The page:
If there is one thing I can grow, it's peppers.
I don’t know what it is about the raised beds in my urban backyard, but I tell you what — I can grow peppers. It could be that peppers are relatively easy veggies to grow and I’m not the amazing gardener I pretend to be, but maybe just let me have this one delusion.
The fact I can grow peppers like a boss is a good thing because my husband loves peppers. Like really, really loves them. In fact, one garden bed is dedicated almost exclusively to peppers; sweet peppers, peppers that melt your face off, and everything in between. He eats them on anything, freezes them by the gallon bag all summer, and then makes spicy pickled peppers with the leftovers to enjoy all winter. And when I say this man eats them on anything, I mean on everything. I’ve watched him chop up jalapenos for his scrambled eggs for breakfast and put habaneros on every soup, sandwich and salad. It’s inappropriate, really.
Although he is generous in every other aspect of his life, the thought of sharing his peppers gives him the sweats. In fact, last summer I was in the garden, my favorite blue bowl on my hip, plucking pepper after pepper from the overflowing plants. We’d had a stretch of perfectly warm summer weather, so each of our 10-ish plants had easily 30 peppers dangling from it.
Just then, my neighbor rolled down his driveway after finishing a bike ride. He laughed at my overflowing bowl of peppers and mentioned casually that his own peppers hadn’t been doing as well. I grabbed two handfuls of peppers from my bowl and happily handed them over the fence.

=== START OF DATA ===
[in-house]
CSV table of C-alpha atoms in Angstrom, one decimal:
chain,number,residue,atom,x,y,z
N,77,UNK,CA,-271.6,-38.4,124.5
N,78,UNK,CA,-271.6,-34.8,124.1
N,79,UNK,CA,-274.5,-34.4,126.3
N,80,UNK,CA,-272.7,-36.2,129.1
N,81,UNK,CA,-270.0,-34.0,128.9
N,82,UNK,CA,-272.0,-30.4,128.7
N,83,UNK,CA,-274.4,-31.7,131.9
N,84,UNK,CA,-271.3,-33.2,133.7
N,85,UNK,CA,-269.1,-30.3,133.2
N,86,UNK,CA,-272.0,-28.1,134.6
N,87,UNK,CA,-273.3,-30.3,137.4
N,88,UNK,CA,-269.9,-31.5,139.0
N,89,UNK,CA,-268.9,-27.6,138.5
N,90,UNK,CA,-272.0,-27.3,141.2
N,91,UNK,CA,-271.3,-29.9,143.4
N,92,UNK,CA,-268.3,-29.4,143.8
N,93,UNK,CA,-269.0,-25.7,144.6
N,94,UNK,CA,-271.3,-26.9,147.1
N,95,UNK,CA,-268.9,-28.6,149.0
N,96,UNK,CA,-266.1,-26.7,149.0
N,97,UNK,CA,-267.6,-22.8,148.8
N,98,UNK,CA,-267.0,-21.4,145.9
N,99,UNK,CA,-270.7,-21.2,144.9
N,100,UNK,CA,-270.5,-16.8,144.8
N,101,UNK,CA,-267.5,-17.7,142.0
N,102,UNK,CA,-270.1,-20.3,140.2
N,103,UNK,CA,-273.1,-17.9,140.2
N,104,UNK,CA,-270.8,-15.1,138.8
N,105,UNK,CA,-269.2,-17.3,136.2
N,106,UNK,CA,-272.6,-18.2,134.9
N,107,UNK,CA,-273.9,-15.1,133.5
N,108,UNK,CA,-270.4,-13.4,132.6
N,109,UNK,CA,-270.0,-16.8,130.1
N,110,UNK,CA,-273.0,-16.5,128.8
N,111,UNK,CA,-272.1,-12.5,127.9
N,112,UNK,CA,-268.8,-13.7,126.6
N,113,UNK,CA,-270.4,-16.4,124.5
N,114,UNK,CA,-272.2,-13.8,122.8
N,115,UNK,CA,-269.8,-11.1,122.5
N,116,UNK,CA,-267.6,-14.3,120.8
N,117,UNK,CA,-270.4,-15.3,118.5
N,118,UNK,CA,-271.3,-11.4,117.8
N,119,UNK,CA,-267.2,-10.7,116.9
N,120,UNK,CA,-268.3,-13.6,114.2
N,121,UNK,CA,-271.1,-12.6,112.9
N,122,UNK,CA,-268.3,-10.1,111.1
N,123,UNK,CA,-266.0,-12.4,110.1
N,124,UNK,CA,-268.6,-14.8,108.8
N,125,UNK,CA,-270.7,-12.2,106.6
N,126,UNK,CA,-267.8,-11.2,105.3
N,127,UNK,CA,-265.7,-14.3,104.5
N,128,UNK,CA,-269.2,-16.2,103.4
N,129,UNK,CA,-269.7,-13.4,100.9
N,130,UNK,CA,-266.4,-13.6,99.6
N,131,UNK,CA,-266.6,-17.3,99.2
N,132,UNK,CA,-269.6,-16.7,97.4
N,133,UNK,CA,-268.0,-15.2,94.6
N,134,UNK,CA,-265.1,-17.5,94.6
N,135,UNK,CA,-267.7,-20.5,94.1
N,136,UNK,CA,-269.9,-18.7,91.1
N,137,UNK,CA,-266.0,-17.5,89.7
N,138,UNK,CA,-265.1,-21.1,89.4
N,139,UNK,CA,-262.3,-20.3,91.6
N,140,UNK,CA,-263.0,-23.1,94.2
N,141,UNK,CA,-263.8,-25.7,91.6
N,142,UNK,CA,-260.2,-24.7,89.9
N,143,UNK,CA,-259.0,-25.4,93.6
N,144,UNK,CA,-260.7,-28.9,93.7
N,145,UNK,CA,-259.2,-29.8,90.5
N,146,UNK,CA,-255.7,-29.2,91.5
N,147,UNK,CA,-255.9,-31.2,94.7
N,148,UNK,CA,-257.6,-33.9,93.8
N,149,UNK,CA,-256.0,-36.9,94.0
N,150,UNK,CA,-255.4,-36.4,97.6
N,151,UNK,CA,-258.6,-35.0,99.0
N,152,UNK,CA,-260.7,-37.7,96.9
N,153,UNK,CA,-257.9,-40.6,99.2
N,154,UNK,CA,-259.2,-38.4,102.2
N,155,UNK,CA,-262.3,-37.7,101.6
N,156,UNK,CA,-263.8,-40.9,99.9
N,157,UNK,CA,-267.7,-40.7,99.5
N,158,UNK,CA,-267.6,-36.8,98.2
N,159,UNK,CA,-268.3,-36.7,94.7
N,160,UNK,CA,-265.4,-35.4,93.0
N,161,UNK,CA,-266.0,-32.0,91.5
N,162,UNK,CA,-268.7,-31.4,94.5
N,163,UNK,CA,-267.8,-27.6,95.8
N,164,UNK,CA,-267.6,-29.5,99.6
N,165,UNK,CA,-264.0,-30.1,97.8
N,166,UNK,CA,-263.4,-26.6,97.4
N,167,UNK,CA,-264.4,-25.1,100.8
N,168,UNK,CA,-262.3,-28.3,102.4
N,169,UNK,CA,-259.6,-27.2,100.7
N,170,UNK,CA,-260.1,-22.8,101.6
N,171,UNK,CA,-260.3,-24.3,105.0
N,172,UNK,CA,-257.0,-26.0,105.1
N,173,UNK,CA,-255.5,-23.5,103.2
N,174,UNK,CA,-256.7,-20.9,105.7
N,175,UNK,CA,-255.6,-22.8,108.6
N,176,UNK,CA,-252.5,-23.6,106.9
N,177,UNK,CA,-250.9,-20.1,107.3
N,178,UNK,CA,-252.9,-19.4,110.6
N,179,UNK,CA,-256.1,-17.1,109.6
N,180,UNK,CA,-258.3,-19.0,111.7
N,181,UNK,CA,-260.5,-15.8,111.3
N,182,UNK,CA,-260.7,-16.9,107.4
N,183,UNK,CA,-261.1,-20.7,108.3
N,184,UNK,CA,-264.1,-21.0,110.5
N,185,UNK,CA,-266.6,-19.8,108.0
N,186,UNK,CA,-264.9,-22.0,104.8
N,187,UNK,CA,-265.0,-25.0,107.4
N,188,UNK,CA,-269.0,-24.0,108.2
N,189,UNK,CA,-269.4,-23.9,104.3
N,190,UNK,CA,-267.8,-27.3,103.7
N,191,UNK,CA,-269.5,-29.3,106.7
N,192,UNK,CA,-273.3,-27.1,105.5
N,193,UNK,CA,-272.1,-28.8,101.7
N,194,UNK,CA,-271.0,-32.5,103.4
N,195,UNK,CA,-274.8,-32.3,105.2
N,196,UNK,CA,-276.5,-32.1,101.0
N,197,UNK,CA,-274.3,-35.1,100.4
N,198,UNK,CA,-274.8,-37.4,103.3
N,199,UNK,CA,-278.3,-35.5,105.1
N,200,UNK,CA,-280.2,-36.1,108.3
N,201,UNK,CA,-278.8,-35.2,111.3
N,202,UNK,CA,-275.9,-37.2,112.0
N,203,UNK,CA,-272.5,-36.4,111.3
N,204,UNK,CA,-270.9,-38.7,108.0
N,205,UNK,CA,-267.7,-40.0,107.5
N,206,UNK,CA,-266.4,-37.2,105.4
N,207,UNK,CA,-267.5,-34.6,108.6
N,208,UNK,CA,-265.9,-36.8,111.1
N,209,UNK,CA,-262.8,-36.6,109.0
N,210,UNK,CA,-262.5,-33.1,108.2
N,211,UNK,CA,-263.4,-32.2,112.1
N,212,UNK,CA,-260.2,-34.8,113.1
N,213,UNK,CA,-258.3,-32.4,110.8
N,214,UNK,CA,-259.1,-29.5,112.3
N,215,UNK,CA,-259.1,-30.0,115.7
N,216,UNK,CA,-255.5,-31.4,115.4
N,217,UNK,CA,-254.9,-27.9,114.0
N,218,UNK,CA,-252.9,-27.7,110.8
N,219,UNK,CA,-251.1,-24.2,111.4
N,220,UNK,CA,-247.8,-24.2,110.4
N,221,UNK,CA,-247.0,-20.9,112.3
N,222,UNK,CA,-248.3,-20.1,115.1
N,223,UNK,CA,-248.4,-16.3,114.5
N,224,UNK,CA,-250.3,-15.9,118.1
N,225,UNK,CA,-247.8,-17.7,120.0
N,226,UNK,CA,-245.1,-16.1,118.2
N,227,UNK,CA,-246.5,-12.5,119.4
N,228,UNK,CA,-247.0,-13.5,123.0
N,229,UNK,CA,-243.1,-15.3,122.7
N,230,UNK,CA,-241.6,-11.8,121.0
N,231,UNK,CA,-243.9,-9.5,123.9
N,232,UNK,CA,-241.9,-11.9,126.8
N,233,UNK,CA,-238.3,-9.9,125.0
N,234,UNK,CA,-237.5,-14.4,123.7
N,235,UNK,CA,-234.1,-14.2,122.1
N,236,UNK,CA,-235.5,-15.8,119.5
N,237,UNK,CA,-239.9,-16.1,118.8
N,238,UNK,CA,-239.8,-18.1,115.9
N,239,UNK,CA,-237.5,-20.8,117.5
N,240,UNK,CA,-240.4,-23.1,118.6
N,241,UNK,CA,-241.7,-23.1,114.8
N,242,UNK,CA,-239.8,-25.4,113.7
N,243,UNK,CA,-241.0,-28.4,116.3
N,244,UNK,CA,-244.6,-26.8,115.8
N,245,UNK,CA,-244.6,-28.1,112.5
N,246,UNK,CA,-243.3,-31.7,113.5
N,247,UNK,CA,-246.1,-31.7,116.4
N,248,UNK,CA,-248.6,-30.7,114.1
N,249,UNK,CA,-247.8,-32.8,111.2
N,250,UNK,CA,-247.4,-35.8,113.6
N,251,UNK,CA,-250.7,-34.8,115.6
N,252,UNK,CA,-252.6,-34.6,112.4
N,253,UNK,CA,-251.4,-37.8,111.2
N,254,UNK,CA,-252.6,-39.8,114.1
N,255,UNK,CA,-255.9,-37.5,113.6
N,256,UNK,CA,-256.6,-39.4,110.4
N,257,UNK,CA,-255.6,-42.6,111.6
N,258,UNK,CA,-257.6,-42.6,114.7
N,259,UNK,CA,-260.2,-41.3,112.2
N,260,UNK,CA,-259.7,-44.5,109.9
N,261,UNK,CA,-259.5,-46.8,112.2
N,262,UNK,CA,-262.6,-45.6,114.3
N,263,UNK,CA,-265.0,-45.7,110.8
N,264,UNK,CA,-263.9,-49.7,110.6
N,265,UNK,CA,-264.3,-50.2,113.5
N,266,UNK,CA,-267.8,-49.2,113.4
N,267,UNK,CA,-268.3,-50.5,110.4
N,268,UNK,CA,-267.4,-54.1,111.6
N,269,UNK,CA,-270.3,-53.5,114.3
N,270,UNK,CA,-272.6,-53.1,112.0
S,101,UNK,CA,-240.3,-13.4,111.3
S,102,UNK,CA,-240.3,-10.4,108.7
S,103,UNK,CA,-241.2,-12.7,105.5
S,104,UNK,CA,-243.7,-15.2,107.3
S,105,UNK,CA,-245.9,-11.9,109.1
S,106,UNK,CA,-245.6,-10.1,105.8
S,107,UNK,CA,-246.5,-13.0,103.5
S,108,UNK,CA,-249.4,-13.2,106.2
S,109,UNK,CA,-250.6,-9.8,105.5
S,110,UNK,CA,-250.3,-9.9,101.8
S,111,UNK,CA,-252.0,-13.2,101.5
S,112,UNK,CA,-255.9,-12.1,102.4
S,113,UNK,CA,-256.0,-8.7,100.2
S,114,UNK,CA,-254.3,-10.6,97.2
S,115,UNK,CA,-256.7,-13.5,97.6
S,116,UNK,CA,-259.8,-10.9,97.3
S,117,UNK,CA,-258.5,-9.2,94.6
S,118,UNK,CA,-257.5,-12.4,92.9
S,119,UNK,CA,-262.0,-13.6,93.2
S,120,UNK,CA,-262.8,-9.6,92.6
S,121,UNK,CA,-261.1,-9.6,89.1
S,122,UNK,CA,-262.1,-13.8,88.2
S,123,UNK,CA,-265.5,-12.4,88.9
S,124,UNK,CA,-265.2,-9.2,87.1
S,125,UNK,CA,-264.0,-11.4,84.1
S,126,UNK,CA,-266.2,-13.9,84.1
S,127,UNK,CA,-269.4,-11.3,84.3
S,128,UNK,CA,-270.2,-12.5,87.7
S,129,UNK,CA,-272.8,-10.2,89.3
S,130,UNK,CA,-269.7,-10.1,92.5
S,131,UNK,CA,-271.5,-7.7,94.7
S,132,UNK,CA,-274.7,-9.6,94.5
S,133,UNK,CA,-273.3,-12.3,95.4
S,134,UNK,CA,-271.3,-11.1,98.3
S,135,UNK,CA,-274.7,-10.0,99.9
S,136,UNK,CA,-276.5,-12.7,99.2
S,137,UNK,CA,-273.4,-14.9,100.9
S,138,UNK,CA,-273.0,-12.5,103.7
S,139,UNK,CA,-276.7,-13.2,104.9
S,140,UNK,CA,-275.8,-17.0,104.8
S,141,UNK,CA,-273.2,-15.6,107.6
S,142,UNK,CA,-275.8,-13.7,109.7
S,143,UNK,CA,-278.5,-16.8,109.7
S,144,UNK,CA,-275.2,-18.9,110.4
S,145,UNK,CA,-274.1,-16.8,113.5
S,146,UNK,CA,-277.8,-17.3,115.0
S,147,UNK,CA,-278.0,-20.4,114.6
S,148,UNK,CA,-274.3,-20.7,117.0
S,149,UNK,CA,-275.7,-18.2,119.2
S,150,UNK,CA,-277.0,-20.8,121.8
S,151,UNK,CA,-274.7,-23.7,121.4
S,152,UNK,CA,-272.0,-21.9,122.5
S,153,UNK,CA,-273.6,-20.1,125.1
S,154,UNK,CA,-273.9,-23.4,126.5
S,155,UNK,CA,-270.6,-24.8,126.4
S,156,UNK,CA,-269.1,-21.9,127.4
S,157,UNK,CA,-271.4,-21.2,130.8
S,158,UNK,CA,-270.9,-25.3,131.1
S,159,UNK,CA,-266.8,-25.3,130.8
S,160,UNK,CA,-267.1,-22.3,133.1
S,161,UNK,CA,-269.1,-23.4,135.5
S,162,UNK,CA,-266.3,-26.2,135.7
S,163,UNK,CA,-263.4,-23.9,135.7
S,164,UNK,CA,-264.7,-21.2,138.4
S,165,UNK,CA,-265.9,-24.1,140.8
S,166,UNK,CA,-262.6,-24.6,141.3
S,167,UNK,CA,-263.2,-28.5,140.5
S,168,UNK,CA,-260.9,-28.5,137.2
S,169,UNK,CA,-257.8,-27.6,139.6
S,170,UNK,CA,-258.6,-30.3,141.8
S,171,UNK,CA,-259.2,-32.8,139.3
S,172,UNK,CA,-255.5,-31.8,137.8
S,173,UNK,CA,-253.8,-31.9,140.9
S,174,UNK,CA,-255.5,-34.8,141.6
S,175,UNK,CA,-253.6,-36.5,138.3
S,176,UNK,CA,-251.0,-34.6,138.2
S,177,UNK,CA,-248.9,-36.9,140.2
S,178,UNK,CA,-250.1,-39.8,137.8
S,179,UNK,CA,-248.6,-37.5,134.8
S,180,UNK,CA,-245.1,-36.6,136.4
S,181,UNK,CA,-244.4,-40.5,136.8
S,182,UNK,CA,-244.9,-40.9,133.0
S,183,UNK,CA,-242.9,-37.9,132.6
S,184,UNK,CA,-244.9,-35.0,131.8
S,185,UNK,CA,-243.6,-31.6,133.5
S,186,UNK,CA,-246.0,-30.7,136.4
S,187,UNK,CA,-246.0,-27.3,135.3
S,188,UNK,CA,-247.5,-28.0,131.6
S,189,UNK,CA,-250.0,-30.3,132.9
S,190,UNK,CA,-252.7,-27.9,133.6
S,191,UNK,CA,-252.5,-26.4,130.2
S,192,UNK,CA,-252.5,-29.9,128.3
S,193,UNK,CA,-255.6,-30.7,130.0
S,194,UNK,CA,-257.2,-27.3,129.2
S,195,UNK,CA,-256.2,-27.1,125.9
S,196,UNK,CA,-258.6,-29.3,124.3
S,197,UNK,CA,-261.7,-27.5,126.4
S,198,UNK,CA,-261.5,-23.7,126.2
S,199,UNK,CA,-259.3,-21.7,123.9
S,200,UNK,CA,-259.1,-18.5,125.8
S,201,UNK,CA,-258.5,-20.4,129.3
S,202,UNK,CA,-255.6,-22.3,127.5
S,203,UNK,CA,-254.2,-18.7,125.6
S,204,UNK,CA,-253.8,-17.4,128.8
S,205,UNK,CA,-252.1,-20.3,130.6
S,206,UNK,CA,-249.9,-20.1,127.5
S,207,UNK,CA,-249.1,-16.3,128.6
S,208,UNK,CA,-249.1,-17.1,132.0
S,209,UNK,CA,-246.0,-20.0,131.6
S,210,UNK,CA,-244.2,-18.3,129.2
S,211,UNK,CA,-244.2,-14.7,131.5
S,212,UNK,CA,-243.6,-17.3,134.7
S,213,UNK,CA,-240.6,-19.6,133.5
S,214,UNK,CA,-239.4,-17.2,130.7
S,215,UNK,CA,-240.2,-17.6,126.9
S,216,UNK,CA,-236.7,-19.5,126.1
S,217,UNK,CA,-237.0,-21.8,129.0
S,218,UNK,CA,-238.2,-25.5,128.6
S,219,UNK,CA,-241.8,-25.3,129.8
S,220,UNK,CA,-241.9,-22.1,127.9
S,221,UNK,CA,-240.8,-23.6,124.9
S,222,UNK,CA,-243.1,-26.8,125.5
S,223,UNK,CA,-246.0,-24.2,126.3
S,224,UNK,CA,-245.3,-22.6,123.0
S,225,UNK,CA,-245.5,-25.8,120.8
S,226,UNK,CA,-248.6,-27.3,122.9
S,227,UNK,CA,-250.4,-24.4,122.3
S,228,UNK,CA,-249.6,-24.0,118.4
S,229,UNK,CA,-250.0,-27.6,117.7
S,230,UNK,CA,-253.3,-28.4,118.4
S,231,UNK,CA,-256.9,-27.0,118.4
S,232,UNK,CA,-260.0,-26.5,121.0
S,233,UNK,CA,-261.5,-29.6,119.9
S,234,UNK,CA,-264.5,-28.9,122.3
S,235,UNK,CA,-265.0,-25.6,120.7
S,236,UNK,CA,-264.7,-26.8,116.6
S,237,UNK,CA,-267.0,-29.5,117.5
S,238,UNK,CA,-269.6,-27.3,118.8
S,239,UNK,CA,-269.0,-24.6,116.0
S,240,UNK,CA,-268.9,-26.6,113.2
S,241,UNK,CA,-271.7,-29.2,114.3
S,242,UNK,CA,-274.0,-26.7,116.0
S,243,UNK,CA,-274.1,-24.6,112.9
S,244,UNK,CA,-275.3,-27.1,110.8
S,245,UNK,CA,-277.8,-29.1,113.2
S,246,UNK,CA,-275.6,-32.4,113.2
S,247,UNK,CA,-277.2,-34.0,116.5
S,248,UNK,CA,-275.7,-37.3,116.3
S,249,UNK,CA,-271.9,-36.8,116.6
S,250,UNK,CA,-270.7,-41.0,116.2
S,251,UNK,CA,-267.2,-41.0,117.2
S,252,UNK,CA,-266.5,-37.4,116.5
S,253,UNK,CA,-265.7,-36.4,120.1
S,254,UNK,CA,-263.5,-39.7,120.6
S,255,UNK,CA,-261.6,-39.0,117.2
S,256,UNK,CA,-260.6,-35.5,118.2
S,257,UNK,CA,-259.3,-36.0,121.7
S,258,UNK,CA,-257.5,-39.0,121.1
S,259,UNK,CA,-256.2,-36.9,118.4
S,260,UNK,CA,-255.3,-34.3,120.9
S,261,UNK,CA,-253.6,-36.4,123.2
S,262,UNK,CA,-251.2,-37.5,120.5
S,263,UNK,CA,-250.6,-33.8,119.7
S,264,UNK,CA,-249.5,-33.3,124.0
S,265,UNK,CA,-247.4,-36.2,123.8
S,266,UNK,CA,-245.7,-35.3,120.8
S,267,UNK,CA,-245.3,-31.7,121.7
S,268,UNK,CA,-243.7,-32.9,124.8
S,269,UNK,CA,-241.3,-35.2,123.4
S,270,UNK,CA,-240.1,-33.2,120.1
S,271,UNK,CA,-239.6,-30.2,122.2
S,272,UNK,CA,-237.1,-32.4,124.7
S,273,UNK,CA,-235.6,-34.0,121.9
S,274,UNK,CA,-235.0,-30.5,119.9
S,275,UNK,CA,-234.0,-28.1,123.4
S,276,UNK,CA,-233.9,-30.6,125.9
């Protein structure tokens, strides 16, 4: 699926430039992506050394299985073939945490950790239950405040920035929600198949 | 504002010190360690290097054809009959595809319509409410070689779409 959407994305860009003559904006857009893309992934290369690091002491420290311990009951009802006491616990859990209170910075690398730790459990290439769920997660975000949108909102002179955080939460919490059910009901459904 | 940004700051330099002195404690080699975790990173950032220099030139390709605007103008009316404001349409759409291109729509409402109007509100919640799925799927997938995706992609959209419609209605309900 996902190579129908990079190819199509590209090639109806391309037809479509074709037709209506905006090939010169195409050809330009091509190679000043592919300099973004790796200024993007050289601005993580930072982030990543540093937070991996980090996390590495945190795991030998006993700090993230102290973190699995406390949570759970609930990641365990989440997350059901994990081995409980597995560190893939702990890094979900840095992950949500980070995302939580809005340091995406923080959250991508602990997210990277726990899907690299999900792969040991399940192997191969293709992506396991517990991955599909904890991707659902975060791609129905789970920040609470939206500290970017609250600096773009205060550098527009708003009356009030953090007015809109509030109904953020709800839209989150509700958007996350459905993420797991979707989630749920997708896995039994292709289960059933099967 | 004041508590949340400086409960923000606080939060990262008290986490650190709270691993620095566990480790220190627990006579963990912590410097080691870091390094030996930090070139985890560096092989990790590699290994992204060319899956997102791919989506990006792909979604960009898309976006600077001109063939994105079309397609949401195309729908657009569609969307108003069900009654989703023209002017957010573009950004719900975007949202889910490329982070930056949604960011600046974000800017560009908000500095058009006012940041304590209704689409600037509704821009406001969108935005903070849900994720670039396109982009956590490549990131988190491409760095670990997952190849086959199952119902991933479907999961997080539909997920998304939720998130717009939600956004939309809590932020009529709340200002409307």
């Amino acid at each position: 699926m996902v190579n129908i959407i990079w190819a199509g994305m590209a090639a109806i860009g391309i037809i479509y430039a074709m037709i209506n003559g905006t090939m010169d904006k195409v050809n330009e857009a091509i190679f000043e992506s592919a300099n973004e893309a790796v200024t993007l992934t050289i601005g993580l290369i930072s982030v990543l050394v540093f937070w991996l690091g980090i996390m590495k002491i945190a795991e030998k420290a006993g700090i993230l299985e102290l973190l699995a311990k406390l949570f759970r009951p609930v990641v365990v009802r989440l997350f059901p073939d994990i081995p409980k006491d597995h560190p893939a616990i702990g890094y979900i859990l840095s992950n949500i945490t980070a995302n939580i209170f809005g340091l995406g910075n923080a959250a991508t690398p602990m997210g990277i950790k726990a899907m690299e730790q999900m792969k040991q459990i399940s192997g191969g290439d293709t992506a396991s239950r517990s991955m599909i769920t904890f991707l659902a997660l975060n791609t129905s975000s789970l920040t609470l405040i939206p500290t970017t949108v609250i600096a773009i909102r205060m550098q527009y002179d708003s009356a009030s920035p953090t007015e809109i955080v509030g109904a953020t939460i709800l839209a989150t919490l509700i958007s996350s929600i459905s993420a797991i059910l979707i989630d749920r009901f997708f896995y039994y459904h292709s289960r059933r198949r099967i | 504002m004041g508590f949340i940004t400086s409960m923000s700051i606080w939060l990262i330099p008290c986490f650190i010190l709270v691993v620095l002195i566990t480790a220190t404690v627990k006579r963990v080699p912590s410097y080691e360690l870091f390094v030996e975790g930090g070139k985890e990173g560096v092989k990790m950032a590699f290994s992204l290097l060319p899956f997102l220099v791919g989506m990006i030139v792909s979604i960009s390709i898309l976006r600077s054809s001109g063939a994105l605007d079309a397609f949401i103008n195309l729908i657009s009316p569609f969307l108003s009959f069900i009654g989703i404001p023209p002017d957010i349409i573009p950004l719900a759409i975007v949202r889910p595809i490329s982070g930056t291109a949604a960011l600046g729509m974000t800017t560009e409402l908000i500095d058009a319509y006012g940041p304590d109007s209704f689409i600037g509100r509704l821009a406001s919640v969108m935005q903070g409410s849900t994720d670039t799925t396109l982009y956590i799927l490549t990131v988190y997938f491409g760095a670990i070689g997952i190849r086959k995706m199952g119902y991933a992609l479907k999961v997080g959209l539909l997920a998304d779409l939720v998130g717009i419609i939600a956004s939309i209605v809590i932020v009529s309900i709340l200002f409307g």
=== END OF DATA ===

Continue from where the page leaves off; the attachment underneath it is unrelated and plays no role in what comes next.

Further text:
“Take some of ours,” I said. “We have plenty!” The second I handed the peppers over the fence, I could feel my husband’s eyeballs on me. As my neighbor thanked me and headed inside, my husband stuck his head out the back door.
“Did you just give away some of my peppers?” he hissed loudly.
As I crossed the yard, dropping peppers as I went because the bowl was so full, I rolled my eyes.
“But what if I run out and there aren’t enough to make pickled peppers? What if the plants all die off this week? What if the neighbor doesn’t eat them and lets them go to waste? How many do you think you gave him?”
Friends, I’ve seen my husband cry a total of five times in our 20+ years together: when each of our four children was born and the day we dropped our oldest off at college four states away. I believed I was about to witness his tears again because I gave his peppers away so carelessly.
Alas, more peppers did grow. So many, in fact, we had yet another freezerful of hot peppers and yes, even plenty for pickling. But my husband is still keeping a close eye on this year’s harvest. Some things never change.
When Jamie isn’t growing plenty of the hottest peppers in all the land for her husband while sneaking some to the neighbors, she’s probably working her way through the Sunday crossword and only cheating when it’s absolutely necessary.